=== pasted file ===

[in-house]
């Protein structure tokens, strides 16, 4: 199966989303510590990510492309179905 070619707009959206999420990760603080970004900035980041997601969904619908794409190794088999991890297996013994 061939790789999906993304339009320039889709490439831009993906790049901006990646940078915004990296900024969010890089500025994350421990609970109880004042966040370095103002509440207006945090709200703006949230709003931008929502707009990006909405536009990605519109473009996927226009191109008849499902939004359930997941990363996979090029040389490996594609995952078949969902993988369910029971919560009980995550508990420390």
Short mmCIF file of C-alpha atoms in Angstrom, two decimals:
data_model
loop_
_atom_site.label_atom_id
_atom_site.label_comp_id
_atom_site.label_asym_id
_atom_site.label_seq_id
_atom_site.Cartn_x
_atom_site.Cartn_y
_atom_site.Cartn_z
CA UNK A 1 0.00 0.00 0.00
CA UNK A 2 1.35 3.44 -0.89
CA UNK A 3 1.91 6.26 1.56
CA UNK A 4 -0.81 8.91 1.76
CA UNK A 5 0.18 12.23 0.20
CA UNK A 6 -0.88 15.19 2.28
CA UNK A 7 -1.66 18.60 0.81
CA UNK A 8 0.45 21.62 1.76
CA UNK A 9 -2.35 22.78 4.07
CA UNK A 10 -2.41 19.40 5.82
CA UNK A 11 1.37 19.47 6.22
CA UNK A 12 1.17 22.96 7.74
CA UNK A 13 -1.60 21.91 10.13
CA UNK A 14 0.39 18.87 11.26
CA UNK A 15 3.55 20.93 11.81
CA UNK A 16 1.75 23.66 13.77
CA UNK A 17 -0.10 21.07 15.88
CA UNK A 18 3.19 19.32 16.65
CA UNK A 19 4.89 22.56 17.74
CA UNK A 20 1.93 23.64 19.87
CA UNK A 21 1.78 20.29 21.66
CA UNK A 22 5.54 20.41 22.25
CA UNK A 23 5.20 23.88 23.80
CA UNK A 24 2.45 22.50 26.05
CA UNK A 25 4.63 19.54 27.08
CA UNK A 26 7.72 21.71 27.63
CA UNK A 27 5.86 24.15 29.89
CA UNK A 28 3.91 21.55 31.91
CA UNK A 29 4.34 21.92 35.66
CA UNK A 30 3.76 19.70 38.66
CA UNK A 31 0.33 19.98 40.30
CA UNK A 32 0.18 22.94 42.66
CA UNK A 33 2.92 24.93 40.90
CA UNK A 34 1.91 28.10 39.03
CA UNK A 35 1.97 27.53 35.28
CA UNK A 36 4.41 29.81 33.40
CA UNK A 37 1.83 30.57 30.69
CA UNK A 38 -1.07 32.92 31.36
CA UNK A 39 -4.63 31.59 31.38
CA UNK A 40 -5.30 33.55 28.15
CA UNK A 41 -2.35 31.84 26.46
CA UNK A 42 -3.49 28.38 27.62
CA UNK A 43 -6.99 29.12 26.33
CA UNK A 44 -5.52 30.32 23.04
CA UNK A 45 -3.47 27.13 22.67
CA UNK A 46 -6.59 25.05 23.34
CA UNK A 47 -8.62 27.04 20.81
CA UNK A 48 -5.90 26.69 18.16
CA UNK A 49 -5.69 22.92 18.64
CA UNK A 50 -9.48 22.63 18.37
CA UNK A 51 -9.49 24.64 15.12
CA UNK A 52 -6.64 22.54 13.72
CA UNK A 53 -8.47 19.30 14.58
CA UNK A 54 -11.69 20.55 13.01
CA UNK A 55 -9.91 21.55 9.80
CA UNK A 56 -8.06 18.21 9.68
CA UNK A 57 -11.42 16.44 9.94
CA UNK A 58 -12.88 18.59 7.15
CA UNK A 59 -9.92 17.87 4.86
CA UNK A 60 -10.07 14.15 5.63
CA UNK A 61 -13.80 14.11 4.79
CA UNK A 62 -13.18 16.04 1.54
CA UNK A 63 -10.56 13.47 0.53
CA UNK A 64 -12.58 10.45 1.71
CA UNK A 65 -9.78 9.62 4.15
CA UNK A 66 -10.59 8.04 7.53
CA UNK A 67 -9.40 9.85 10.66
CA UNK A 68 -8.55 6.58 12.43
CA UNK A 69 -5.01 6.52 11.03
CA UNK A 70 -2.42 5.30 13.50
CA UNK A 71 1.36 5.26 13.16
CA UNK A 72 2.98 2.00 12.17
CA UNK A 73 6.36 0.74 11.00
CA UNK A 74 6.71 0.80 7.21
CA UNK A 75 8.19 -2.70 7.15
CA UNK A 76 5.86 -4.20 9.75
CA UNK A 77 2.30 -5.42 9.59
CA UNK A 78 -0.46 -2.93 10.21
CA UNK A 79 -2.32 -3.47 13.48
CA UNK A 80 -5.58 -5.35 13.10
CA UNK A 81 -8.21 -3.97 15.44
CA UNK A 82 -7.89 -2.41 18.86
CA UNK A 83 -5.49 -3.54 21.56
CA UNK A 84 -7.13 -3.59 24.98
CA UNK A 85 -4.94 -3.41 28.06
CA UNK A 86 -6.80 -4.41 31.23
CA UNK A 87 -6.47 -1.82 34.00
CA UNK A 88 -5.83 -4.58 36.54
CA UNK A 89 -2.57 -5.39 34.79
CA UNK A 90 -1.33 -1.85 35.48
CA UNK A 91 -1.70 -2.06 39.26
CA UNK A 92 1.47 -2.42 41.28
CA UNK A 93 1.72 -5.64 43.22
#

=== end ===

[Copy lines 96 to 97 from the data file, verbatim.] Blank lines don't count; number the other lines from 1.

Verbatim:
CA UNK A 84 -7.13 -3.59 24.98
CA UNK A 85 -4.94 -3.41 28.06